Barefoot Gen 2 (Hadashi no Gen 2, 1986) is the animated follow-up to the original and takes place some three years later. Gen's life experiences have made him more mature, so the story is naturally told from a more even-handed perspective. Together with his adopted brother (above left), their days are spent in a dilapidated classroom; when not in school, they're trying hard to earn money for their mother. The young boys eventually fall in with a group of orphans who deftly avoid detention centers, including the rebellious Masashi and the quiet, reserved Katsuko. Together, they all build a small house for the group to live in, even inviting a despondent former journalist to join the club. The brothers' enthusiasm is sparked by a grim prognosis for their ailing mother, who continues to work despite showing symptoms of radiation poisoning. Among other things, Barefoot Gen simply continues the story of innocents growing up during troubled times.
I may be in the minority, but I slightly prefer this second chapter to the hard-hitting original. Though it doesn't have a specific event to set things in motion---aside from brief flashbacks to the bombing, of course---Barefoot Gen 2 is a confident, understated tale that feels slightly more genuine. A few scenes border on heavy-handedness, but this second chapter walks the line with greater ease, allowing the poignancy of certain events to feel more affecting. Though the film's deliberate pacing and less urgent plotline don't scream for attention, it remains a solid coming-of-age tale that stands in fine contrast with the original. Both have their strengths and slight weaknesses, but they're a more potent combination when taken as a whole.
The DVD presentation by Geneon collects the two 80-odd minute films on one single-sided disc, blessing both with a solid technical presentation but skimping on the bonus features. As a value package, though, it can't be beat; especially considering the first film has been long out of print on DVD. All things considered, those who don't mind a good tear-jerker sprinkled with optimism should find Barefoot 1 & 2 a heavy but worthwhile viewing experience.
Presented in their original 1.33:1 aspect ratios, Barefoot Gen 1 & 2 look to be in excellent condition overall. Though I don't own the previous DVD releases, these transfers look very clean and smooth with a subdued but natural color palette; additionally, no digital problems were detected along the way, including pixellation and combing. The audio for both films is presented in Japanese Dolby Digital 2.0; thankfully, disc space wasn't wasted on an English dub. Optional English subtitles of varying colors are included during the main features: yellow for dialogue, green for lyrics and white for on-screen text.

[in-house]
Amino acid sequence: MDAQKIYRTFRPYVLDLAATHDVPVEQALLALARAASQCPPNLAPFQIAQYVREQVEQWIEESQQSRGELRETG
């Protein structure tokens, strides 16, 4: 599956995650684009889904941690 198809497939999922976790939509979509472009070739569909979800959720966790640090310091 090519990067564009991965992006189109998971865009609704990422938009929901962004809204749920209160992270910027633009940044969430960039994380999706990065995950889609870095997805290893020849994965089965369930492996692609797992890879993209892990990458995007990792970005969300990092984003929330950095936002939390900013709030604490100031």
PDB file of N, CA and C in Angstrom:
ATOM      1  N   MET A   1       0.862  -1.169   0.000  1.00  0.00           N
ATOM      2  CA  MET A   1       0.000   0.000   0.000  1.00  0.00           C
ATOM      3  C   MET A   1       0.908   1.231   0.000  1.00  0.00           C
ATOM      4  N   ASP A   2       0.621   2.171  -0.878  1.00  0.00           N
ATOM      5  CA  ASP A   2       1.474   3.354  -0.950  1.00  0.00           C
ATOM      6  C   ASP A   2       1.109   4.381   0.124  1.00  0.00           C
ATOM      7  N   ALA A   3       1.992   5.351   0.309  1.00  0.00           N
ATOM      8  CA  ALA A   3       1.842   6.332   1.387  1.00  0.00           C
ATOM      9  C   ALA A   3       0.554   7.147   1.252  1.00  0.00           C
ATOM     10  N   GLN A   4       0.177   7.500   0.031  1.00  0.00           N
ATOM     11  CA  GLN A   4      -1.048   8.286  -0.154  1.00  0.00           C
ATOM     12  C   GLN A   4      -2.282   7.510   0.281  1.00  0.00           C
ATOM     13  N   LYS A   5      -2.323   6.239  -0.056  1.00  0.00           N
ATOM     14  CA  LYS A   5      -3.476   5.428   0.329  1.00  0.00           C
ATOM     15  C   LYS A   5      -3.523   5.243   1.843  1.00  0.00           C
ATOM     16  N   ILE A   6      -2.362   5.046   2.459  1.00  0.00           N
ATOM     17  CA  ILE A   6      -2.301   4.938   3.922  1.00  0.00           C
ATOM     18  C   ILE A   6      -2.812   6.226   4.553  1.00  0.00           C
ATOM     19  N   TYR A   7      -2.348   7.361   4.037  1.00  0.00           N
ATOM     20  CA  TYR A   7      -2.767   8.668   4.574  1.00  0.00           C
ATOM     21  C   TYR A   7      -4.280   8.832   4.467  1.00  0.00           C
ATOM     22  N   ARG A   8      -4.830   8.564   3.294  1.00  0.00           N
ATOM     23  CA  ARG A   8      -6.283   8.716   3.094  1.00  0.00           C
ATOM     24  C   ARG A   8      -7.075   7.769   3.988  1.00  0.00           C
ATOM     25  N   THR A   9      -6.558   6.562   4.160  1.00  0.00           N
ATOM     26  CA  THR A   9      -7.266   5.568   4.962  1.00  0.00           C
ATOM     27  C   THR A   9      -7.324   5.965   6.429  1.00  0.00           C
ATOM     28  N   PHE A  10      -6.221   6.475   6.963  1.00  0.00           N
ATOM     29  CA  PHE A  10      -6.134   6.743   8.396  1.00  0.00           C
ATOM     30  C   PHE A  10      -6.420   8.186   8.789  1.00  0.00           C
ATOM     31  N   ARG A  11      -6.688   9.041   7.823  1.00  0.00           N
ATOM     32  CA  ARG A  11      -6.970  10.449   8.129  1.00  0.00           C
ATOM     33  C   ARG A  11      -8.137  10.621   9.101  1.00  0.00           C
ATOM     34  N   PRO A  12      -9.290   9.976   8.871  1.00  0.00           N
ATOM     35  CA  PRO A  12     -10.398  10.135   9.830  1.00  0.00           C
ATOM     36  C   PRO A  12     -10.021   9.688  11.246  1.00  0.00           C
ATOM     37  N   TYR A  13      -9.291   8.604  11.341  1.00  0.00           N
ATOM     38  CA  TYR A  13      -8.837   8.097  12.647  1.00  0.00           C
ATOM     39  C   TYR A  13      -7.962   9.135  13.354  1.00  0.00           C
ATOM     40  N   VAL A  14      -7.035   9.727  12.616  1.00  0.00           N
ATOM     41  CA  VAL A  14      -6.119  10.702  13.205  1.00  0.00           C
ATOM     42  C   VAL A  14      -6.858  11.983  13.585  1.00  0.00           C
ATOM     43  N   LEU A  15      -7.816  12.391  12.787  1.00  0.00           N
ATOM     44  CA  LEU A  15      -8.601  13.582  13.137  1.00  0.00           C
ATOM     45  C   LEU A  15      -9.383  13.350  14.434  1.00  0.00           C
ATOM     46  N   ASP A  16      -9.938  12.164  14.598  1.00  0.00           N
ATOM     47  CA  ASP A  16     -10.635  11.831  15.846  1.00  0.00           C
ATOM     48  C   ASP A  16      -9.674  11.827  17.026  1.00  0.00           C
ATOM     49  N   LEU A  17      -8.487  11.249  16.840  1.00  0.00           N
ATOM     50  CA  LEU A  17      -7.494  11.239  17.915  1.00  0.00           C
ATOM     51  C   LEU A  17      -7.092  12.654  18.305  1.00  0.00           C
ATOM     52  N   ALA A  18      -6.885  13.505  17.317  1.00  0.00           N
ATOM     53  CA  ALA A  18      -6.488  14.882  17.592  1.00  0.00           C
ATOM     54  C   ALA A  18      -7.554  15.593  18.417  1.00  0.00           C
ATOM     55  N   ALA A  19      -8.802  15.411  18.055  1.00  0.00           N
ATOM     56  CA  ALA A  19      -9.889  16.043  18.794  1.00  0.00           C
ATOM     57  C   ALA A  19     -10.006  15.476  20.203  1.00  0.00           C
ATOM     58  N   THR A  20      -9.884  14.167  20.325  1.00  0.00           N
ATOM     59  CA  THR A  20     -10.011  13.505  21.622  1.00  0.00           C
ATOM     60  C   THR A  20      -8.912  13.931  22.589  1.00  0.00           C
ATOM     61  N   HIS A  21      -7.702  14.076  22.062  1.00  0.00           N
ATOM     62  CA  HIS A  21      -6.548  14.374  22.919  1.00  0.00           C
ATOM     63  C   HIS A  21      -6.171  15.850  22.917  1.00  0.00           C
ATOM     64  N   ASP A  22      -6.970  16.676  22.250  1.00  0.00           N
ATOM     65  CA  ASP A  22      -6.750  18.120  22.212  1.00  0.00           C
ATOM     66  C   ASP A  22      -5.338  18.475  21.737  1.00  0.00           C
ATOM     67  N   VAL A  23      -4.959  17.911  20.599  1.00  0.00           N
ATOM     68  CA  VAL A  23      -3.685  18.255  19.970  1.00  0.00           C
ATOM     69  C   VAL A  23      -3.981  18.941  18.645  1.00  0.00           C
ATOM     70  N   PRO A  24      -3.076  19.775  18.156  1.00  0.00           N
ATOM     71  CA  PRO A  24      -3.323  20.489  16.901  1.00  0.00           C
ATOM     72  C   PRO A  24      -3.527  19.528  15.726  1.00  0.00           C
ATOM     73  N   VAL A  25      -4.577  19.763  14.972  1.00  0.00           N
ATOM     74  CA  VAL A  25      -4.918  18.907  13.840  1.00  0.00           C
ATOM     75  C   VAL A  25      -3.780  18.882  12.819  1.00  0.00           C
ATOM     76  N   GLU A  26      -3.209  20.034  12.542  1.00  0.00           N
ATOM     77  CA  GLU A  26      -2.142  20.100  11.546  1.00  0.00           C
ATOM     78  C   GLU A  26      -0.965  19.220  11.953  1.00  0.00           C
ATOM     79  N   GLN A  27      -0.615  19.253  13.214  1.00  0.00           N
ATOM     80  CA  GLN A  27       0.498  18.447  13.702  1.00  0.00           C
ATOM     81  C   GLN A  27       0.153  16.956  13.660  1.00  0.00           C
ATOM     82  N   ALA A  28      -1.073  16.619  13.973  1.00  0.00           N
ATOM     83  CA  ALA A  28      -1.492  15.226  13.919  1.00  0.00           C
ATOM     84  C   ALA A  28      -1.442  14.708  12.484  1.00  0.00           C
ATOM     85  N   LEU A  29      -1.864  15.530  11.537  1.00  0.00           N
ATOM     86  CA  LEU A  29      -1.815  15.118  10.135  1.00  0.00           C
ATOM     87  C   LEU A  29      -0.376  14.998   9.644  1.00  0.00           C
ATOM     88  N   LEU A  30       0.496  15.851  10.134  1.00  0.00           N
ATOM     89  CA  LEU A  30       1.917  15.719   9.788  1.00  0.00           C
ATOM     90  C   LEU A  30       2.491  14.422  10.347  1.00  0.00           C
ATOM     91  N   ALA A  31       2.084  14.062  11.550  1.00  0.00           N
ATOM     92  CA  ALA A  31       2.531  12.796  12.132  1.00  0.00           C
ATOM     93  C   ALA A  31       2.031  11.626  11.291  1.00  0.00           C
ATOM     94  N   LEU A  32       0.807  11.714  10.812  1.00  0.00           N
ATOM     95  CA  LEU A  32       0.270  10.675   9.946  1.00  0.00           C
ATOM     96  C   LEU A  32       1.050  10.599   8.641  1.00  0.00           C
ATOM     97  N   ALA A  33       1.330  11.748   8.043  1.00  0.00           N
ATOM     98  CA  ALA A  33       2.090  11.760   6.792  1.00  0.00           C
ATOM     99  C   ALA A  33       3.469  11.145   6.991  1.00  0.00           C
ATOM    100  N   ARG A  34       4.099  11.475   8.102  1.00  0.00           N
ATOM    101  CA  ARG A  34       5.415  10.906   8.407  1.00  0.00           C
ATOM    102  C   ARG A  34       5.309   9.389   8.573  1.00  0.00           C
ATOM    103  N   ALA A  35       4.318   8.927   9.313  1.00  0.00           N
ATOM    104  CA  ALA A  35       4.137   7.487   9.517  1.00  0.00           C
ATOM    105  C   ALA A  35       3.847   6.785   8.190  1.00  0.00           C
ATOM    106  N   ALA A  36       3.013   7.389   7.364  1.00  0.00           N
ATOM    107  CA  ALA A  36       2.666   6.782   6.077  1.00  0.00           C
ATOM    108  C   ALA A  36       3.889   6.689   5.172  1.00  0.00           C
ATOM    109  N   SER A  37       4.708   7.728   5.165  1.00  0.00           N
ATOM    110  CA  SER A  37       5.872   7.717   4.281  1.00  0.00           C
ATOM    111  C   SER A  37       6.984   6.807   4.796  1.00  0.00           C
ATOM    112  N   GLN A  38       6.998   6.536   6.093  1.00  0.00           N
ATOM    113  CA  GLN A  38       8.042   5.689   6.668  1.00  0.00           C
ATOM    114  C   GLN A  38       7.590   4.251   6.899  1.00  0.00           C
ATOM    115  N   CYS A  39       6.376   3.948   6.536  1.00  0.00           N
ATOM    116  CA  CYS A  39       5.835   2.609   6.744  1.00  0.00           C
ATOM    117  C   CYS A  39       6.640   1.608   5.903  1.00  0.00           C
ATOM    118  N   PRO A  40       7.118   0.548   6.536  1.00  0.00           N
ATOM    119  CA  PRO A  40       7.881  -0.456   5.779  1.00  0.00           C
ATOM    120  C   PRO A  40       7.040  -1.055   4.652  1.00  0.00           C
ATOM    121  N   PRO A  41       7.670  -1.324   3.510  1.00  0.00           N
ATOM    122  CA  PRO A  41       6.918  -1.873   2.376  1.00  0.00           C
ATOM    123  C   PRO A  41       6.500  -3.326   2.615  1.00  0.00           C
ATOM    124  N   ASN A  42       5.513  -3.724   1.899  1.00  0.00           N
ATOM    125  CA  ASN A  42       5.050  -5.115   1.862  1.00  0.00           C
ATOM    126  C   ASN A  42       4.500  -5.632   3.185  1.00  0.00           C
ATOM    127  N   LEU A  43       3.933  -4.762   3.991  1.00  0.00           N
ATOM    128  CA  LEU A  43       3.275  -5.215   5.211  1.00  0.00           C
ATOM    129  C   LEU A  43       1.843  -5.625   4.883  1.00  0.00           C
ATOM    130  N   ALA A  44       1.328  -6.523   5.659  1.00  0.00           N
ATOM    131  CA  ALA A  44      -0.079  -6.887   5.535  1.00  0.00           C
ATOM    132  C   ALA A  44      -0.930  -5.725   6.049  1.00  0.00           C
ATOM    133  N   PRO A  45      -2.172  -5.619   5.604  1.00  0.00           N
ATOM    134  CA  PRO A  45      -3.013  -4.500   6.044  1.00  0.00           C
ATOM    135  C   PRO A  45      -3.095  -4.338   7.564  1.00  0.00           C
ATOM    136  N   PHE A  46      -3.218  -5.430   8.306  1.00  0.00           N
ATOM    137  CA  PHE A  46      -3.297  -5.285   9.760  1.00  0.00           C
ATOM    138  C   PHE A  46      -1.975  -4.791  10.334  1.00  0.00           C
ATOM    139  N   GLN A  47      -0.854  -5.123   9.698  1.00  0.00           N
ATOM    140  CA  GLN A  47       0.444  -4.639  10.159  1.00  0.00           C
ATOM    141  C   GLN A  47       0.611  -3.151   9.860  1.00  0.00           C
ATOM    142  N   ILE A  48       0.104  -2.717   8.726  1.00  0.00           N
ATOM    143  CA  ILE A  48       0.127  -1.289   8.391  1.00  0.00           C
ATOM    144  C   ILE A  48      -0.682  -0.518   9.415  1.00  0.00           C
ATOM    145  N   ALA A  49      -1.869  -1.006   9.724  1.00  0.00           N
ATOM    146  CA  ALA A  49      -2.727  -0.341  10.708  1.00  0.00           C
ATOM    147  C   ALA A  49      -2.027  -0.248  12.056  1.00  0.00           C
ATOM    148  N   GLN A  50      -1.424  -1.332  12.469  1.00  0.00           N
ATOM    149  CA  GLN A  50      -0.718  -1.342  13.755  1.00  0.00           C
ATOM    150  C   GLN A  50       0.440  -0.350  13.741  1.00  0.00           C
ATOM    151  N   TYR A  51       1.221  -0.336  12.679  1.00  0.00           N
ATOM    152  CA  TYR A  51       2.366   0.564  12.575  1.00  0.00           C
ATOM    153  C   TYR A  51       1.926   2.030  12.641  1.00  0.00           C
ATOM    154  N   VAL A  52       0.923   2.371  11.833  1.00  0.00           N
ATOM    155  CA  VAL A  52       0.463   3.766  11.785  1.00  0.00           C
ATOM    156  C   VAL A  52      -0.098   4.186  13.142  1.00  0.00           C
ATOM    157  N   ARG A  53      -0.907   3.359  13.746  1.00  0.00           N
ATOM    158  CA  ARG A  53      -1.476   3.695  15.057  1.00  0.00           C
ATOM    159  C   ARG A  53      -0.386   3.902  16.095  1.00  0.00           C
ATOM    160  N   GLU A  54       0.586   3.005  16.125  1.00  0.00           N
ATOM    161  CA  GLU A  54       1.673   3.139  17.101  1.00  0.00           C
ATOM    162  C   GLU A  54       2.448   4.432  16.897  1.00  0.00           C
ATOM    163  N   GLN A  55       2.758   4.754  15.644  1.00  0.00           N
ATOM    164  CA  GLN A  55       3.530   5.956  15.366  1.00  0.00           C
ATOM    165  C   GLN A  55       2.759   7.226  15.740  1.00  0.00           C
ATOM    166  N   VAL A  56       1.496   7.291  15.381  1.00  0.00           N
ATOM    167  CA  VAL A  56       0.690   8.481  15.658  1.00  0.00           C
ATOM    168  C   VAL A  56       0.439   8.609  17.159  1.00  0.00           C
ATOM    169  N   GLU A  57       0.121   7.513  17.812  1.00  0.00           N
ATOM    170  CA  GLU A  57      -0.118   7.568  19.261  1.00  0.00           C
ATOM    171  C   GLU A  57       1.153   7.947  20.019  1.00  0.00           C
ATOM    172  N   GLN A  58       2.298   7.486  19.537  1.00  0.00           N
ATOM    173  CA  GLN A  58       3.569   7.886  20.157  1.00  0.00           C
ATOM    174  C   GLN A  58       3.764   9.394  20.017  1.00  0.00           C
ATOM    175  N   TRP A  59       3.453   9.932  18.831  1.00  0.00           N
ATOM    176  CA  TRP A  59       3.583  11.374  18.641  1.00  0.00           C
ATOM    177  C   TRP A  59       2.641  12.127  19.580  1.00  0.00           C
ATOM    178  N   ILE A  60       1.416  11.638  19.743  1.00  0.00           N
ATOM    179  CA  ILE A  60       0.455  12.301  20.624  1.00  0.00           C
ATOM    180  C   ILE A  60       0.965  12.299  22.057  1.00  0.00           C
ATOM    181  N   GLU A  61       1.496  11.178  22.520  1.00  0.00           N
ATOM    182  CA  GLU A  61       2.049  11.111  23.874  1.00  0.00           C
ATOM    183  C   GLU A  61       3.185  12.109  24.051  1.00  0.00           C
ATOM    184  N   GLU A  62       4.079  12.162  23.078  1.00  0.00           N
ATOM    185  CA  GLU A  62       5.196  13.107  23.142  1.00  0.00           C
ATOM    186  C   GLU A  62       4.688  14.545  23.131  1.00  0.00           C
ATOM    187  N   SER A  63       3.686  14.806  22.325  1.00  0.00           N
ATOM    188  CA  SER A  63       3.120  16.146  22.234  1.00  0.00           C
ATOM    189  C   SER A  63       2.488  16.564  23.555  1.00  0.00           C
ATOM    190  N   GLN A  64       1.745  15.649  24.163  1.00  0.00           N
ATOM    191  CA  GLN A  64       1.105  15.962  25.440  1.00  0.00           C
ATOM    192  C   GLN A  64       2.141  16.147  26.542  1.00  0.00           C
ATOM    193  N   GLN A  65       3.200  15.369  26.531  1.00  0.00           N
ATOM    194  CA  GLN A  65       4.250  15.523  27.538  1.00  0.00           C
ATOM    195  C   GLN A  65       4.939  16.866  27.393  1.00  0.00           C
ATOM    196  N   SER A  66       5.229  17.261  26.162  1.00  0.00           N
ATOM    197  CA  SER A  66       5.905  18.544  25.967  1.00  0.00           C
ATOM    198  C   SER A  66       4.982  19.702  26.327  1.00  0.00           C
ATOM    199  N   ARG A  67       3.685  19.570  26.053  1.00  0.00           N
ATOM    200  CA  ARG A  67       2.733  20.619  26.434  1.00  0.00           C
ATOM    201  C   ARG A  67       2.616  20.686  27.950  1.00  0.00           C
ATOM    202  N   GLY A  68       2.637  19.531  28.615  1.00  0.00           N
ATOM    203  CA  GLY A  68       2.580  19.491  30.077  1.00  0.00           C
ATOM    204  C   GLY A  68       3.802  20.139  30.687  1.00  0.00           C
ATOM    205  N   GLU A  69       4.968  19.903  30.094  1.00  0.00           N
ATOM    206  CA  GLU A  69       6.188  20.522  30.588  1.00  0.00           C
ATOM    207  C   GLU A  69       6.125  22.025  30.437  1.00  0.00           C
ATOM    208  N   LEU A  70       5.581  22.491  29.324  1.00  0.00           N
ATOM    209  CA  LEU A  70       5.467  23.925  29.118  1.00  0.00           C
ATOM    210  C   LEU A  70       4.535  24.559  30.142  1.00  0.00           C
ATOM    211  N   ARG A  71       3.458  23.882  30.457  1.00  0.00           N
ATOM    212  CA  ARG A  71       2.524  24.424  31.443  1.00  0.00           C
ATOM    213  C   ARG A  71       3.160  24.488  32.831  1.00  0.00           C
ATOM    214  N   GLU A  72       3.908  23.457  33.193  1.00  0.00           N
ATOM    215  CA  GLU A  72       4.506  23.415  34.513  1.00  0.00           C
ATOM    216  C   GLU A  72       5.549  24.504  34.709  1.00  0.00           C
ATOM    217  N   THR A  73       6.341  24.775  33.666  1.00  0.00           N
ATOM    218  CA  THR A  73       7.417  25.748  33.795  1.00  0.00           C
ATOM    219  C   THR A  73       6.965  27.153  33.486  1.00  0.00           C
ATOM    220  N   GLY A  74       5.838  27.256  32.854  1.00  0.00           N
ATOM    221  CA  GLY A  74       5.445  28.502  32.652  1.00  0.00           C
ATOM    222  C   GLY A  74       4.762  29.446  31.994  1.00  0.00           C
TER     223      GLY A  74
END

They're not exactly light afternoon viewing, but both installments of Barefoot Gen show us that tragedy doesn't always have to stop us dead in our tracks. When viewed together, they stand in stark contrast despite their many similarities; one is stirring but slightly uneven, the other is more balanced but less urgent. Regardless of drawbacks, both Barefoot Gen 1 & 2 are much more potent when seen as a divided but complete experience: taken straight from the life of author Keiji Nakazawa, they're incredibly heartbreaking and uplifting all at once. The DVD presentation from Geneon squeezes both films comfortably on one disc, favoring a strong technical presentation over bonus features (though maybe one day, we'll get both). Newcomers and casual fans may want to rent this collection first, but there's certainly enough here to make Barefoot Gen 1 & 2 worth owning. Recommended.
Randy Miller III is an affable office monkey based in Harrisburg, PA. He also does freelance graphic design projects and works in a local gallery. When he's not doing that, he enjoys slacking off, second-guessing himself and writing things in third person.